Port Covington Developer Names Office Tenant, Says Rebrand Ahead
The massive Port Covington development in Baltimore has inked its first lease, and developer MAG Partners plans to unveil a rebrand and updated master plan later this year, CEO MaryAnne Gilmartin said Thursday morning.
The H. Chambers Co., a 123-year-old interior design business currently headquartered in the Montgomery Park development in southwest Baltimore, signed a 9K SF lease at the Port Covington building dubbed E-7, Gilmartin said.
“[It’s] an amazing company that fell in love with the ingenuity, the possibilities, and the actual quality of the buildings we’re in. So, I just want you to know that the leasing has begun, and they are our first signed lease,” Gilmartin said.
Gilmartin announced the deal during Bisnow’s Baltimore State of the Market event on Thursday at 2455 Banner St. in Port Covington. Speaking to reporters after her remarks, Gilmartin said she expects to announce more significant leases by the fourth quarter of this year.
Last month, news outlets published articles questioning the pace of leasing at the development and probed whether the lack of deals was a sign the project was struggling.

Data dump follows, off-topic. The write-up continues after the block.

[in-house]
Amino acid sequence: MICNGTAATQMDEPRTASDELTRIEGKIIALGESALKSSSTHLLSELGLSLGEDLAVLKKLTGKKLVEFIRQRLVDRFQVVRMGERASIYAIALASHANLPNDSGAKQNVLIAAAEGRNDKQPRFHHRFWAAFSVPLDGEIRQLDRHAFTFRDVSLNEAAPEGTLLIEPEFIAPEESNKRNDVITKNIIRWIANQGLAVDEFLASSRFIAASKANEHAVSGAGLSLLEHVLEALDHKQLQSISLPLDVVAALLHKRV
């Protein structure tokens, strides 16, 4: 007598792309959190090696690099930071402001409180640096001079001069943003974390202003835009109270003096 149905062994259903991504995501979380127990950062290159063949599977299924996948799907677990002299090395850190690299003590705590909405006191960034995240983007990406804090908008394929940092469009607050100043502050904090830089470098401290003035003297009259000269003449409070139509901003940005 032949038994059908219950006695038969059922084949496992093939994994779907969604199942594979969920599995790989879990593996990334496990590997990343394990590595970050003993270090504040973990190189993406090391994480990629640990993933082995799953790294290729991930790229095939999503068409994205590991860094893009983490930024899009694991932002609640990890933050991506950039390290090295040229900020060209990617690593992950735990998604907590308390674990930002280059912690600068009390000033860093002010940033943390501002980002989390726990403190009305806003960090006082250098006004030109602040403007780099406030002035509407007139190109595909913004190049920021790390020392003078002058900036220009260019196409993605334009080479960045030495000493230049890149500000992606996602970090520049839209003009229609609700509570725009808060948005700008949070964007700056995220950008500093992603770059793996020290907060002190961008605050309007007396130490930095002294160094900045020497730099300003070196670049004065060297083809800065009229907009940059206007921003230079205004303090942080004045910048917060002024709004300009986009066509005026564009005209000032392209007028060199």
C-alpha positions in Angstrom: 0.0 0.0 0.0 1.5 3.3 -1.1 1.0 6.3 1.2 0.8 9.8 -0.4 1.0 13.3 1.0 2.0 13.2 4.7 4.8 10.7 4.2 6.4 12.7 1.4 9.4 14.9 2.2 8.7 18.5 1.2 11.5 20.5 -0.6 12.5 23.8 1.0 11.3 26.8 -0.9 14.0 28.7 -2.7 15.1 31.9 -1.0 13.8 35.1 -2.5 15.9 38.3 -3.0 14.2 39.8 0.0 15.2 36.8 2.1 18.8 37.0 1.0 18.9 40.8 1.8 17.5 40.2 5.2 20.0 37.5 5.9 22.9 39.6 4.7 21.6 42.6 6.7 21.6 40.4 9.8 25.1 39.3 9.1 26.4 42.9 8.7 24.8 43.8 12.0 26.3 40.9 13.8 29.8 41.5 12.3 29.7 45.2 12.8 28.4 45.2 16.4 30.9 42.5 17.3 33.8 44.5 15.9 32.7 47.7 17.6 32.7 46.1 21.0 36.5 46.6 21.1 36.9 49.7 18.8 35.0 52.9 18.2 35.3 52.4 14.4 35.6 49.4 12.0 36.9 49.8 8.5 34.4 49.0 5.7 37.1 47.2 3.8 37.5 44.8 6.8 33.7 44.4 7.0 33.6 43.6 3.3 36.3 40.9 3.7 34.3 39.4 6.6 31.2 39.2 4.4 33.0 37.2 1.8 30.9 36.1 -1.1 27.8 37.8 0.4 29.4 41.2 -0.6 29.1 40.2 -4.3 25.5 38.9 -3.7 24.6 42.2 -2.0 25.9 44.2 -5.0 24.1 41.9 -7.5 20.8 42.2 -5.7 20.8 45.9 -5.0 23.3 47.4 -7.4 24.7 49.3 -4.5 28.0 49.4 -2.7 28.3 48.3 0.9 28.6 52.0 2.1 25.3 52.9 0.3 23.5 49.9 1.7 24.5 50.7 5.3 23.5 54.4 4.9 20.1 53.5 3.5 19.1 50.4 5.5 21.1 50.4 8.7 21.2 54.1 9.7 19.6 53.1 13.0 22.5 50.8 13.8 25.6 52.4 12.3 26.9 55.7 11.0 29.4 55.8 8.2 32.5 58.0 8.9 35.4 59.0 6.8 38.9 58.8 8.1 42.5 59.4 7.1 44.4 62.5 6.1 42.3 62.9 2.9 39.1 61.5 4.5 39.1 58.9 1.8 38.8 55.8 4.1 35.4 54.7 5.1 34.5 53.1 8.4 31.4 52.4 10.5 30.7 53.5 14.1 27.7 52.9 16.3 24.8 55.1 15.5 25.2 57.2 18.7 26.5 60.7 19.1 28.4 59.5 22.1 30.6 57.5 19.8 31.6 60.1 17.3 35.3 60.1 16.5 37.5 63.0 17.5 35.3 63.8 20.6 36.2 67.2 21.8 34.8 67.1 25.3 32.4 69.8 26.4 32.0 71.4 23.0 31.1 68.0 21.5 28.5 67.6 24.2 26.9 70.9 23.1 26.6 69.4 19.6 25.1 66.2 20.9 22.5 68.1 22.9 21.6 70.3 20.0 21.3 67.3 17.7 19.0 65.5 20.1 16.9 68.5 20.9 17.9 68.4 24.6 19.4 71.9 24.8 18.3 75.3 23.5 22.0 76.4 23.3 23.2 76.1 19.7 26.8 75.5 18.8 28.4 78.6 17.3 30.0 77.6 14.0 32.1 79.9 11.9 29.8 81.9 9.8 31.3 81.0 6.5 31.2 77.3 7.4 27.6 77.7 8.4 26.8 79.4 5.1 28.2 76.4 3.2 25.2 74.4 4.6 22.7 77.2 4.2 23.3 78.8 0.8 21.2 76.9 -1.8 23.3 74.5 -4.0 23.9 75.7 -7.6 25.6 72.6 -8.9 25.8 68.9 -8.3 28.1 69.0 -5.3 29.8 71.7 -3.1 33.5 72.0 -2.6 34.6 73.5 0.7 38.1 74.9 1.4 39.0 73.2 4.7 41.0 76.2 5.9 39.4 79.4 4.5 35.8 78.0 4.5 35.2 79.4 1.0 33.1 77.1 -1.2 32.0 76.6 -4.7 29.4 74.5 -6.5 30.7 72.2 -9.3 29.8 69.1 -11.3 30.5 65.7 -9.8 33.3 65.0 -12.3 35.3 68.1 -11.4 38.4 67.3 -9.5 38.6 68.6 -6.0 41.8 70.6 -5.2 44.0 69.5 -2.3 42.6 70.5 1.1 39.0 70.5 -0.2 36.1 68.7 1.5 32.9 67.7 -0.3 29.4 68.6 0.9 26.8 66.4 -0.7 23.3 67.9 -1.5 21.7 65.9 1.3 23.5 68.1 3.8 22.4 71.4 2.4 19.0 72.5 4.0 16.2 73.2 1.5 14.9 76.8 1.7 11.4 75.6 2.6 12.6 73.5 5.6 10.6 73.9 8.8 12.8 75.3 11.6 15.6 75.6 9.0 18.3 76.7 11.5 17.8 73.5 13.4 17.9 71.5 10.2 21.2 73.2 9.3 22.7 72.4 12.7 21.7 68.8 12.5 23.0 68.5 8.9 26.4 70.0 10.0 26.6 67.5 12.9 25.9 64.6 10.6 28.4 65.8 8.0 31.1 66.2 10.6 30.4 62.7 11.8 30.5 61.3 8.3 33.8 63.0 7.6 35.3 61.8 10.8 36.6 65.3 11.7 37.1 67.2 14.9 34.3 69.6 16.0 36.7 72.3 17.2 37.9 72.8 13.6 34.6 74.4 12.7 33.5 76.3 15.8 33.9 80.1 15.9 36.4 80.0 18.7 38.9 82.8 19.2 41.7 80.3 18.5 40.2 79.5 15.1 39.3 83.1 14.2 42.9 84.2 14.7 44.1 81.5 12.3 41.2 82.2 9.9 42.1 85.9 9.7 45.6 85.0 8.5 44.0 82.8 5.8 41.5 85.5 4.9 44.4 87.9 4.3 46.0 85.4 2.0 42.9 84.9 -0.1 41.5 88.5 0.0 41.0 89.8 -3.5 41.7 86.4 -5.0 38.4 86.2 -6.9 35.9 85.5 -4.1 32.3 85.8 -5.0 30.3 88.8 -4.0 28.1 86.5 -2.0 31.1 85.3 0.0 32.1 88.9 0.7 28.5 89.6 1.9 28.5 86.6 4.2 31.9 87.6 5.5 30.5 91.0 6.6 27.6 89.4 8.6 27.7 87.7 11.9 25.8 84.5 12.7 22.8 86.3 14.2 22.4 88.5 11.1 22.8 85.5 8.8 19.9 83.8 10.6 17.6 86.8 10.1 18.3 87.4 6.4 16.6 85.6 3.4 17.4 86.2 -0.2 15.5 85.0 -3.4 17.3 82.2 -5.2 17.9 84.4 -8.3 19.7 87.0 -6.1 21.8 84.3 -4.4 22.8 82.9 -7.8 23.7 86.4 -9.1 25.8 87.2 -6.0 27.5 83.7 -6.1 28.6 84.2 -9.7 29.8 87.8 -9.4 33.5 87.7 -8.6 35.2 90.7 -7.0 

The Baltimore Banner, citing anonymous sources, reported Wednesday that CFG Bank told its employees the financial institution planned to relocate its offices from Baltimore County to Port Covington.
Gilmartin said she could not confirm or deny CFG Bank as a future tenant. No deal is done until the ink is dry on a lease, she said.
Gilmartin also said her firm, which took over as the project’s master developer in May, plans to unveil a new master plan and a rebranding for the development later this year.
“We’re doing a complete rebrand. A year from now we won’t be calling it Port Covington. We’re going to unveil a new name for the project at the end of this year,” she said. “We just need traction, right? Because the buildings are there.”
There are five buildings under construction on the site as part of the $550M first phase of construction. Initial plans from Weller Development, the original master developer, called for 14M SF of retail, office and residential space off Interstate 95 on 235 acres covering the city’s southern peninsula.
Under Armour, whose founder, Kevin Plank, initially financed the Port Covington redevelopment, is constructing the athletic brand’s new global headquarters next to Port Covington.
Developer Mark Sapperstein also closed this week on the Locke Insulators building on the peninsula, Gilmartin said. Sapperstein’s firm, 28 Walker Development, has developed some of Baltimore’s most successful retail projects, such as The Shops at Canton Crossing and McHenry Row.
However, another major property on the peninsula is heading toward vacancy. The Baltimore Sun isn’t renewing its lease at 300 East Cromwell St. and is in the process of moving operations out of the building, according to Gilmartin.
The roughly 500K SF industrial building served for decades as the home of the newspaper’s printing operations before The Sun outsourced printing of the paper earlier this year. Since 2018, the property has also served as the newspaper’s main office after its former owner sold The Sun’s Calvert Street offices downtown.